Supergirl Director Glen Winter Discusses the Pilot
CBR has a lengthy interview up with Supergirl pilot director Glen Winter.
This was Winter’s first pilot, and he goes indepth on the process that took him from director of photography on Smallville, to directing episodes of Flash and Arrow, to being given one of CBS’s most expensive pilots. It’s an interesting read about a very personal experience. Winter was championed for the pilot by Greg Berlanti and Peter Roth – he didn’t pursue it himself – and I couldn’t help thinking that this is how men support other men to get jobs, and it’s lovely, while women are always fighting to get a seat at the table and are rarely considered for things like directorship in Hollywood.
There’s a lot of detail on what goes into making a pilot like Supergirl that I found interesting.
On “Supergirl,” the biggest challenge was to try to keep my fingertips on the show, but also serve the needs of a pilot. The footage is going to be much longer than the show ends up. Frequently, for both “Flash” and “Arrow,” the original director’s cut came in 35 percent longer than the shows. The scripts are usually 60 pages. A lot of that comes because there’s a lot of story, a lot of emotion and a lot of character in a very short time. You don’t know until the show is actually shot as to the best way to tell that story. By the time the machine of a season starts going, there’s a rhythm that happens. The scripts can be leaner, but in a pilot, everyone has notes. The producers have notes, the studio has notes, DC Comics has notes and the network has notes. Ultimately, all their ideas, in one form or another, make it into the script, which puffs it into a certain length. I couldn’t shoot the show the way I normally do it, so I had to figure out how to make it as dynamic as possible, while still giving them the control they needed. That’s the first thing.
Some of the on set photos from the pilot’s filming show scenes that didn’t appear in the finished episode, like Kara carrying and dropping the coffee she delivers to Cat and street-level scenes of Kara walking and talking with Wynn. The pilot moves very, very quickly, and it’s easy to guess that much more footage was shot than appears.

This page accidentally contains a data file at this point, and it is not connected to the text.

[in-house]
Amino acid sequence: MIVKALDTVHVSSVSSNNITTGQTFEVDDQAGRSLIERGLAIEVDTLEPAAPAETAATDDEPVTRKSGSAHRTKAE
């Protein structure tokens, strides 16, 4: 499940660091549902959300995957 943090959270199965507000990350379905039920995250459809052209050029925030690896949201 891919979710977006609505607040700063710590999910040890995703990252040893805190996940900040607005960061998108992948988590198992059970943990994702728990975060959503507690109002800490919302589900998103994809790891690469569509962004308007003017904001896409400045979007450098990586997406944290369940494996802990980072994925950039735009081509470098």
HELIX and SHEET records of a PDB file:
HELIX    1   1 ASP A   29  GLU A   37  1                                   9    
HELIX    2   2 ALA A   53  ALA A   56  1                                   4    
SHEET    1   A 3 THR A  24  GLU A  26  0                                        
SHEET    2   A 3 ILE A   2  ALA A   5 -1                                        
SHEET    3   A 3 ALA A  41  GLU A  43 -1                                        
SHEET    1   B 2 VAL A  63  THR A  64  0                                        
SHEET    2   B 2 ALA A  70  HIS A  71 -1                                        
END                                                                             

A pilot has to be loaded with the most efficient way to tell people who these characters are, what their emotional drive is and what their background is in 42 minutes.
Personally I think the pilot would benefit from another 10-15 minutes for it to breathe, but I can also understand how everyone with a stake in the show would have their own ideas of what should be in it, and not all those ideas can or should be included in the final 42 minutes.
How would you describe the tone of “Supergirl” compared to some of the other superhero series? What was your vision for it?
We wanted it to be an intensely visual experience on as epic a scale as possible. We wanted to tell a story about a girl, in today’s world, dealing with real-world issues, who happens to have super powers. […] For me, it was the story of a little girl, in a big world, growing up in a world that is not her home. […] I truly feel the tone of this show is a mix of the two worlds of “Flash” and “Arrow,” where “Arrow” is quite dark and “Flash” is effervescent. […] The tone of this show is certainly closer to “Flash” than “Arrow,” but it was important to keep this dark element of, “What’s beneath the surface? What’s in the DEO [Department of Extra-Normal Operations]?”
One of my sore points with the pilot is that the DEO is initially shown to be dangerous and very creepy, but then Kara comes back to work with them and it seems like, oh, they’re all going to be friendly after this. After how they treated her, I didn’t like the idea of her working with them or being ordered around by them in the series. But maybe they are just as ominous as they seem, and Kara will have to deal with that threat over the first season.
The entire interview is full of juicy insights that help explain what we will see in Supergirl, so check it out at CBR.